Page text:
The dynastic civilisation of Ancient Egypt was founded on the shores of the river Nile, and in 1869 Thomas Cook, the creator of the package holiday, pioneered the first Nile river cruise. To this day a cruise down the Nile is still the best way to explore Egypt, with the Pyramids of Giza, the Sphinx, Luxor's Valley of the Kings and the Deir El Bahri all found on, or near, its fabled banks. Cruisers can clamber through narrow tunnels and dark passages into temples lined with hieroglyphics and explore eerie tombs in the Valley of the Kings, and cruising through jade waters you’ll spot wildlife like tiger fish, hippos and the toothy Nile crocodile.
Why cruise Nile
Over 400 river ships ply this route, so there are many cruise companies to choose from. An average Nile route lasts between three and seven days and sails between Luxor and Aswan, but many expedition lines offer longer adventures of up to two weeks and include stops in Cairo. Riviera Travel, Emerald Waterways, CroisiEurope and Avalon Waterways all sail on the Nile, and Viking and Uniworld both had new luxurious Nile ships launch this year. Sanctuary Retreats also offers uber-luxury sailings on its fabled waters.
Countries of the Nile River
An ancient powerhouse civilisation turned centre of the Arab world – Egypt is a country with an unrivalled history and culture. From its illustrious history of pharaohs and pyramids, gods and mythology, to its modern-day metropolises of buzzing markets, high-rises and street art galleries – Egypt is a totally unique country, and, being on the banks of the Nile, a fantastic cruise destination.
Ports of the Nile River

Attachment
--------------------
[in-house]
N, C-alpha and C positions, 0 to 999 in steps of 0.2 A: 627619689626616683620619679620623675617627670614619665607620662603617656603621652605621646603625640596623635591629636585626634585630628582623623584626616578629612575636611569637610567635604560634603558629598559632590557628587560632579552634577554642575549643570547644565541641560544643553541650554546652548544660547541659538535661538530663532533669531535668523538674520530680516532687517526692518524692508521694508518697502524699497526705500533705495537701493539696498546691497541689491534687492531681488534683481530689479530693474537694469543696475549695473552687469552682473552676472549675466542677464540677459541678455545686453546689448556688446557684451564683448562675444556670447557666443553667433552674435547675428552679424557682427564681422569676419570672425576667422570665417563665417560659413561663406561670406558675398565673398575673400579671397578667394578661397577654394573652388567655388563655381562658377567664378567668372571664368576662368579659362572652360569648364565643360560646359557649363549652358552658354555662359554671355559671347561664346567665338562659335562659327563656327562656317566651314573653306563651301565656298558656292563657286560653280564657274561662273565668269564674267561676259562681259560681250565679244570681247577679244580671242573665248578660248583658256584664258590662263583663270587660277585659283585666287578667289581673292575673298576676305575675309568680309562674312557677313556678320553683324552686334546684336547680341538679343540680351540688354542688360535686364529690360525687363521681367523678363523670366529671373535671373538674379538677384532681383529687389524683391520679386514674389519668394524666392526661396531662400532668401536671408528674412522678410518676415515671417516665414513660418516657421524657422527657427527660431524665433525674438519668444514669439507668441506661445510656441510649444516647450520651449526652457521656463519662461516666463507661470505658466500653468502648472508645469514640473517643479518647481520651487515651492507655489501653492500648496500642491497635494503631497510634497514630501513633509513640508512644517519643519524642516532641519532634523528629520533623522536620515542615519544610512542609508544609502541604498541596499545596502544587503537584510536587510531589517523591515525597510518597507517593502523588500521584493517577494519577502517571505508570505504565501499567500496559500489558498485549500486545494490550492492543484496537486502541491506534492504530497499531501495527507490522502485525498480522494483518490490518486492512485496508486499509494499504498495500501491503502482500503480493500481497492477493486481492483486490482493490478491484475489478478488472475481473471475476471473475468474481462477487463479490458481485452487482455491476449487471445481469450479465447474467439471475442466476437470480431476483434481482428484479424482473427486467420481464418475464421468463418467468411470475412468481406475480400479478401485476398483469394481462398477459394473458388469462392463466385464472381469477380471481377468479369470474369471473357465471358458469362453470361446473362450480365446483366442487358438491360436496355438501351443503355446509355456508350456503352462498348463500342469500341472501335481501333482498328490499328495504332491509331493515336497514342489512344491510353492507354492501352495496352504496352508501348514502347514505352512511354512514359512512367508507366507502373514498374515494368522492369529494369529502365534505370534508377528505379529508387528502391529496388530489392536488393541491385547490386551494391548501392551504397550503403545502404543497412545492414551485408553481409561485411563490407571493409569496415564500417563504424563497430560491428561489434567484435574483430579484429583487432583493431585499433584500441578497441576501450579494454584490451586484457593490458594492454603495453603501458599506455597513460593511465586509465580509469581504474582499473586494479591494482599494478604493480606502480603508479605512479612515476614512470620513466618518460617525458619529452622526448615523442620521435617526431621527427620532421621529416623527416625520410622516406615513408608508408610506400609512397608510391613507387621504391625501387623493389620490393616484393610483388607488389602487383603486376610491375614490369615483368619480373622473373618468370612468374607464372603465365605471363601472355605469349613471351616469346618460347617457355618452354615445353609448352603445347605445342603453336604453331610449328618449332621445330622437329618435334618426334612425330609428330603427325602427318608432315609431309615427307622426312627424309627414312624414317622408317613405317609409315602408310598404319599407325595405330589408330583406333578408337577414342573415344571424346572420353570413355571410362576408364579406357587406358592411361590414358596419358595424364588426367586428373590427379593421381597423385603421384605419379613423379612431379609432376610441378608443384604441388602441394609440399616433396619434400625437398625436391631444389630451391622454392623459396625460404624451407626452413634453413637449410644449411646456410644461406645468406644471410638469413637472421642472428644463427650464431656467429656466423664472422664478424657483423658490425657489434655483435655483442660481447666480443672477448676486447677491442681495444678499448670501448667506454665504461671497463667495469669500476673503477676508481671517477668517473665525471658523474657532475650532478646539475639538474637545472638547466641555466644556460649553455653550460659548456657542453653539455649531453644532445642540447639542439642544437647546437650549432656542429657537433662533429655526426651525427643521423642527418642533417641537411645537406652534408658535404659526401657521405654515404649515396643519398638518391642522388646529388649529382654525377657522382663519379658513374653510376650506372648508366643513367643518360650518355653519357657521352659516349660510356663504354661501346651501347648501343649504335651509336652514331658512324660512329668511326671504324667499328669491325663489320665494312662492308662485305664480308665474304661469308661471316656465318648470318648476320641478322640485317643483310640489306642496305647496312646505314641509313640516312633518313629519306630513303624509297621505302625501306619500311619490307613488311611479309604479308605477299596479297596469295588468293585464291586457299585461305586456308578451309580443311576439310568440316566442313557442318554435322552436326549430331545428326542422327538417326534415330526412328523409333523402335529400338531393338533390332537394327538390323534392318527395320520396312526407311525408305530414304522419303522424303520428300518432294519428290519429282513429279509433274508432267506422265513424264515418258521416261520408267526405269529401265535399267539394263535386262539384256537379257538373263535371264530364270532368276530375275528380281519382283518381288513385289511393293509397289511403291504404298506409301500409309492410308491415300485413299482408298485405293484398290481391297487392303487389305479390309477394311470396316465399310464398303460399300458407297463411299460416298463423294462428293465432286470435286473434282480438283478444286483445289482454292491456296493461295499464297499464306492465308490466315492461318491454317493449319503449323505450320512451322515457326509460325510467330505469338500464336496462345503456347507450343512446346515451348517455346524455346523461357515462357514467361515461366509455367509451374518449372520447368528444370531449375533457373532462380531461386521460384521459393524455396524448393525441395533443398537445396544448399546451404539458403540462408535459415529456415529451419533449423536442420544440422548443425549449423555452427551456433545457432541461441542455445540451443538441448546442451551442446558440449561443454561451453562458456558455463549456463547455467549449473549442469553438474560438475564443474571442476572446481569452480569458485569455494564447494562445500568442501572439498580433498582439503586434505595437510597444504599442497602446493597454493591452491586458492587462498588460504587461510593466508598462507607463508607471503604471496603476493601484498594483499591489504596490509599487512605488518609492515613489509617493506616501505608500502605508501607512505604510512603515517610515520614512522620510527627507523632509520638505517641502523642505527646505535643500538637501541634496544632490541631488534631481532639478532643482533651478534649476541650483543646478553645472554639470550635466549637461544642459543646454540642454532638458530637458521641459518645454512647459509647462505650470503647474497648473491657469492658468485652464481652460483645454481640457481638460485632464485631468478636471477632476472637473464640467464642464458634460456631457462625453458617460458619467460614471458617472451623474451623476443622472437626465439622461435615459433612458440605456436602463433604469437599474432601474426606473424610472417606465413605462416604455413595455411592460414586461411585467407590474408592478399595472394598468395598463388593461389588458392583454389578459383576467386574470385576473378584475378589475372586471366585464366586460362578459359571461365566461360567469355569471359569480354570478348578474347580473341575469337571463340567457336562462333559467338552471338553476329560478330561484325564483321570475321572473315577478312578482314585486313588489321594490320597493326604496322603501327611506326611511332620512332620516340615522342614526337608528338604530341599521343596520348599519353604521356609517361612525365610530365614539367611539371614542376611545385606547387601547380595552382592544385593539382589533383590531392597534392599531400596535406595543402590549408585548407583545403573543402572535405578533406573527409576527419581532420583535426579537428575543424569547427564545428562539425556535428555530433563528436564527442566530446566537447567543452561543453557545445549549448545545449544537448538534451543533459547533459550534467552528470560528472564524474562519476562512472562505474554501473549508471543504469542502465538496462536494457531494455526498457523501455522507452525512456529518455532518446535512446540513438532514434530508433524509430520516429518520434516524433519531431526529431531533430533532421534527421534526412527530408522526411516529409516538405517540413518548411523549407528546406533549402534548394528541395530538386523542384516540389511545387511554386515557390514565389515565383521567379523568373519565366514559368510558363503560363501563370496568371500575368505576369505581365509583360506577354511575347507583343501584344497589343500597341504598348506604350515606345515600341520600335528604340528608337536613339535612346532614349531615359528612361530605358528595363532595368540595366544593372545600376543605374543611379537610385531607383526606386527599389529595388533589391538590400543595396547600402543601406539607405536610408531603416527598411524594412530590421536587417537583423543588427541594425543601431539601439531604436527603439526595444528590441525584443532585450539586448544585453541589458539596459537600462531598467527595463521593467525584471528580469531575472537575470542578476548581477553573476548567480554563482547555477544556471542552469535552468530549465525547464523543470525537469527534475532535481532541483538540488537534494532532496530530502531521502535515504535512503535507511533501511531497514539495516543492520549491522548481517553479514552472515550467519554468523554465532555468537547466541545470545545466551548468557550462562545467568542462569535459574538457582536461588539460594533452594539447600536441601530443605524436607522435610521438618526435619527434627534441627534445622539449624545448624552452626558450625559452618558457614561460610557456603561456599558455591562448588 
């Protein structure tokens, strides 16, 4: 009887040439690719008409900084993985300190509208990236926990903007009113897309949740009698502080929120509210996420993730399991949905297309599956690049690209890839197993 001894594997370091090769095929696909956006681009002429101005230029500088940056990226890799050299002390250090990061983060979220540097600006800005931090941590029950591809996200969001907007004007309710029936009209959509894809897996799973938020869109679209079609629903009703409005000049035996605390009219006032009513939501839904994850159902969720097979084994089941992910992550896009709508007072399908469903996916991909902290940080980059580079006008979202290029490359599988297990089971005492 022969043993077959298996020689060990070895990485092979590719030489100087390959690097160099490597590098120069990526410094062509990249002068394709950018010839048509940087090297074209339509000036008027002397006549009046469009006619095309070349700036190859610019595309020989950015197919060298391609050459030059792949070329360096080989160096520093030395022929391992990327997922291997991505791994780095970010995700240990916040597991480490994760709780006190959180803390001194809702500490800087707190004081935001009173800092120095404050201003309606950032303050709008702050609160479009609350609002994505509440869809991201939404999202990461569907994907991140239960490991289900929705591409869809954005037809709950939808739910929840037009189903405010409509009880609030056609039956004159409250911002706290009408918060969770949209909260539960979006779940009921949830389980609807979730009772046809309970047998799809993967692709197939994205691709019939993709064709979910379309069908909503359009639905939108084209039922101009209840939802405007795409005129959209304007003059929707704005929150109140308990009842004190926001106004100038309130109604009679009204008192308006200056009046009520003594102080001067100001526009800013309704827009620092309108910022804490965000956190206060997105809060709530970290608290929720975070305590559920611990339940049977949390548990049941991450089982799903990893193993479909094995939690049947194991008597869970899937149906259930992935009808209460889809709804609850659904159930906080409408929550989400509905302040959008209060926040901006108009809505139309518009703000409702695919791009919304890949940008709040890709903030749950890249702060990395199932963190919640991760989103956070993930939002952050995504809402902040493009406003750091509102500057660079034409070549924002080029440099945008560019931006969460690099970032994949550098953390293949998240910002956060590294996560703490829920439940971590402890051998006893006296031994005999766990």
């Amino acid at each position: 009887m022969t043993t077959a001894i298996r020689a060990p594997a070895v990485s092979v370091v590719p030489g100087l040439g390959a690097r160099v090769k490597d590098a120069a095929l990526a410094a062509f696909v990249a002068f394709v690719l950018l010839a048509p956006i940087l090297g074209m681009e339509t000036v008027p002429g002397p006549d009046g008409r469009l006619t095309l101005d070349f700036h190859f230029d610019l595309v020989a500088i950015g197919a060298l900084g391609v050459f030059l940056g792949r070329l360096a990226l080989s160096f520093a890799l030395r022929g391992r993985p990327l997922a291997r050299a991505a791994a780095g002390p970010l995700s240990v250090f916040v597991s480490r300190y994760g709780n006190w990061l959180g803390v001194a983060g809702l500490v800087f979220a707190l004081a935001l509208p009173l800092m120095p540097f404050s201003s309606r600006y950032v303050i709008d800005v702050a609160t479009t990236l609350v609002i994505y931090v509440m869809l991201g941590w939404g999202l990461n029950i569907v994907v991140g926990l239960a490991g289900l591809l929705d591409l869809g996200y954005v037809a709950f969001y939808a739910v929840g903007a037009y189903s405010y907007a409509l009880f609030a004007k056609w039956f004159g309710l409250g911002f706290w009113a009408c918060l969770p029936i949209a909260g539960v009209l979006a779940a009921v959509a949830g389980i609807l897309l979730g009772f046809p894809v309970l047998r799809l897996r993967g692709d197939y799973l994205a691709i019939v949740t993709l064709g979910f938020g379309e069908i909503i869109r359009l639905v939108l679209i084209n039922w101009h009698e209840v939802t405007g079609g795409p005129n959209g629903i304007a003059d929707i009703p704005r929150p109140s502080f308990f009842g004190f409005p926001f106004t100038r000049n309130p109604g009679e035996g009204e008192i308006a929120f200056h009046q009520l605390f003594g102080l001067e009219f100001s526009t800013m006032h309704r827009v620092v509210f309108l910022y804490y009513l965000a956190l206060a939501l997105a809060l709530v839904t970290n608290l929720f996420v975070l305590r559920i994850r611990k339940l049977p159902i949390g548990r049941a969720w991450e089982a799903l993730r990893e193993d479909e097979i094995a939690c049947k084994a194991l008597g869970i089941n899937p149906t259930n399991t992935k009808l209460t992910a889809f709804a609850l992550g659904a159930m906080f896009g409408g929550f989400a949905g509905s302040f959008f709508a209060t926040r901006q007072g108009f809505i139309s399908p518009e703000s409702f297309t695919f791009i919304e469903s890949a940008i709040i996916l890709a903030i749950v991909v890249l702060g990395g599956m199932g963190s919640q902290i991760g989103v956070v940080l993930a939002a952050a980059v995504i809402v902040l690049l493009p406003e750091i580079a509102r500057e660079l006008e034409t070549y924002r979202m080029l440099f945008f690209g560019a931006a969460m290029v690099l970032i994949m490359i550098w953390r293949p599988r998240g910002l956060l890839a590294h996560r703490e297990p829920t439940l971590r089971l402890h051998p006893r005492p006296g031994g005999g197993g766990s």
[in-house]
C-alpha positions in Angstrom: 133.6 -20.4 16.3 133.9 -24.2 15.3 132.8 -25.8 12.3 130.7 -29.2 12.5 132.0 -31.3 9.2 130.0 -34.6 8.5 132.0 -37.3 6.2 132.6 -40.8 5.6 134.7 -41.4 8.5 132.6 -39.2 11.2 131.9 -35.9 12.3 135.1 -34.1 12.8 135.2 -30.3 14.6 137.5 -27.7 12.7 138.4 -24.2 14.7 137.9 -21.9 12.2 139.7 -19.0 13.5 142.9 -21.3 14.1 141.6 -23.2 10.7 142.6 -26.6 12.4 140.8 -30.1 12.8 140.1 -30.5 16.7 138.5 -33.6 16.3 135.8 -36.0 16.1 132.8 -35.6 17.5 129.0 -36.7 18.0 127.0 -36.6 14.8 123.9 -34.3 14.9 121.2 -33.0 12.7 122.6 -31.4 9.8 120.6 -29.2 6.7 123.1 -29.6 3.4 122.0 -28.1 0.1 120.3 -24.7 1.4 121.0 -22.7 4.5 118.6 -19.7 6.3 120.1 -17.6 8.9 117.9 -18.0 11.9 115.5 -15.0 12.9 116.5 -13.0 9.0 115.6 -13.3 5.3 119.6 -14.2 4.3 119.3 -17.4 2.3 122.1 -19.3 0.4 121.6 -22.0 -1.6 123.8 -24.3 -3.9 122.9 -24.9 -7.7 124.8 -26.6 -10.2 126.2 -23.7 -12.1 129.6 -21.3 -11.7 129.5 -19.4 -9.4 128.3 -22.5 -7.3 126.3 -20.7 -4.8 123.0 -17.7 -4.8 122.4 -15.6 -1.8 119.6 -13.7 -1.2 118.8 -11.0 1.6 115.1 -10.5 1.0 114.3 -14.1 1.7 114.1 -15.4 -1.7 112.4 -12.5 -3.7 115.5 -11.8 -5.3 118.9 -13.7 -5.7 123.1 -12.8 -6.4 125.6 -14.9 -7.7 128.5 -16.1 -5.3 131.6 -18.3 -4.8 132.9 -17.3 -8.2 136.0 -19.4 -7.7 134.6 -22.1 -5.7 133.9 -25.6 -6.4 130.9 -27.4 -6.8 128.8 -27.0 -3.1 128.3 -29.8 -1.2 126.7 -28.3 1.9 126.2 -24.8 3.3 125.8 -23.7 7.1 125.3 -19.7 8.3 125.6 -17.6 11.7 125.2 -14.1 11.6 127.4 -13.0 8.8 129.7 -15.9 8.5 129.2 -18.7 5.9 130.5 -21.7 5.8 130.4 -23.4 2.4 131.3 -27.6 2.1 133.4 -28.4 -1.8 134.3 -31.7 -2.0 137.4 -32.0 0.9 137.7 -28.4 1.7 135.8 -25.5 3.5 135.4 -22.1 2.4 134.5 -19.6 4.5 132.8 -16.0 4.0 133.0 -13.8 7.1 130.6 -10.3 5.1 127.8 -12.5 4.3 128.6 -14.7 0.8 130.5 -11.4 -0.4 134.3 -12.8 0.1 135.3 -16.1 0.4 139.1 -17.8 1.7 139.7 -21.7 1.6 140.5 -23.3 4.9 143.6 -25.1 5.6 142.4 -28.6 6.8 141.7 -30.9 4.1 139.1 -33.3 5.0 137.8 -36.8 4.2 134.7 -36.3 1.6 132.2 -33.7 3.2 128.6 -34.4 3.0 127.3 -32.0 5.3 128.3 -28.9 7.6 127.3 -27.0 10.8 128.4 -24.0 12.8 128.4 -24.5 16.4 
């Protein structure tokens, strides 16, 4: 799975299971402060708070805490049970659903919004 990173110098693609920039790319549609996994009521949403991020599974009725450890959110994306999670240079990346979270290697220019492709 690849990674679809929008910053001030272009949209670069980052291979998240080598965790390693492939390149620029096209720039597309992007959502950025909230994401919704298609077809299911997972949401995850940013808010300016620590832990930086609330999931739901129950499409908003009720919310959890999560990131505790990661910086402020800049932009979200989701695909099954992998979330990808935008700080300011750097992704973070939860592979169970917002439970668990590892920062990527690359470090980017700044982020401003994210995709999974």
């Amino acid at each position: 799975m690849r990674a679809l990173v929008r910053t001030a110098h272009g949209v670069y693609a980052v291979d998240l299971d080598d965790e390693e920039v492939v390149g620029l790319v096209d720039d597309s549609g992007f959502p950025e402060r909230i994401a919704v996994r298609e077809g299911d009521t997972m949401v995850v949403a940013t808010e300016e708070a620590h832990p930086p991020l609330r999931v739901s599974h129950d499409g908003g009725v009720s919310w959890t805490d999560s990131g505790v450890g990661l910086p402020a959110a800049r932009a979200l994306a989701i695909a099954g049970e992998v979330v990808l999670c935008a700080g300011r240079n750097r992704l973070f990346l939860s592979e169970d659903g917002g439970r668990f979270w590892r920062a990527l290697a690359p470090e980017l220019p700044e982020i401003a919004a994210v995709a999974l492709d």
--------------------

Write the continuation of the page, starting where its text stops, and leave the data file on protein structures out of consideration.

In the Arab world’s greatest city, a cacophony of car horns, calls to prayer and the babble of 10 million voices gives way to the peace and grandeur of the last remaining wonder of the ancient world. Cairo is known for its colourful Khan el-Khalili bazaar, Mosque of Muhammed Ali, modern Cairo Tower (with viewing platform) and mummy-filled Egyptian Museum – along with a trendy street art and culinary scene. Journey outside and you’ll soon come to the great pyramids of Giza, appearing like a mirage out of the sands. Gaze in awe at these mighty 4,000-year-old tombs, and the famous Great Sphinx, and you’ll soon see why Egyptians call their capital ‘Mother of the World’.
The Giza Pyramid Complex
The Pyramids of Giza are the last remaining wonder of the Ancient world. Standing alone in desert just outside of Cairo, the complex includes the Great Pyramid of Giza, the Pyramid of Kharfe, the Pyramid of Menkuaru and the Great Sphinx of Giza. Nearly 5,000 years ago Giza served as the burial grounds for the Egyptian royals and today is a fascinating open-air museum complex complete with the Khufu Ship (an ancient ship used to transport to the afterlife found buried nearby), camels and a nightly sound and light show. The Grand Egyptian Museum – described as the largest archaeological museum in the world – is also just two kilometres away.
Sitting on the fabled banks of the Nile, Luxor is the highlight of any Nile River cruise, often referred to as the world’s greatest open-air museum. Dating back to 1932 BCE, in its heyday Luxor was the site of ancient Thebes – the capital of Egypt during the 16th-11th centuries BC. The modern city takes up the eastern bank of the Nile (with the Valley of the Kings to the west) protected by the imposing Luxor Temple and Karnak Temple complexes fringed by palm trees. The mummification museum, Temple of Seti I, Temples of the Nobles, and the Luxor Museum are also must-see attractions.
Valley of the Kings
While Luxor pulls with its bustling markets, archaeological delights and Luxor and Karnak temples, most visitors come to the city to see the opposite bank. On the ancient west bank of the city lies the Valley of the Kings, and also Valley of the Queens, Egypt’s best-known site after the Pyramids of Giza. The sprawling necropolis was in use for 500 years from the 16th to 11th century BC and has 63 tombs many of which with vivid wall paintings. Howard Carter discovered the tomb of Tutankhamun here in 1922, and the king’s cursed tomb is a popular tourist attraction. Other highlights include the Temple of Deir el-Bahari – dedicated to the power of Queen Hatshepsut.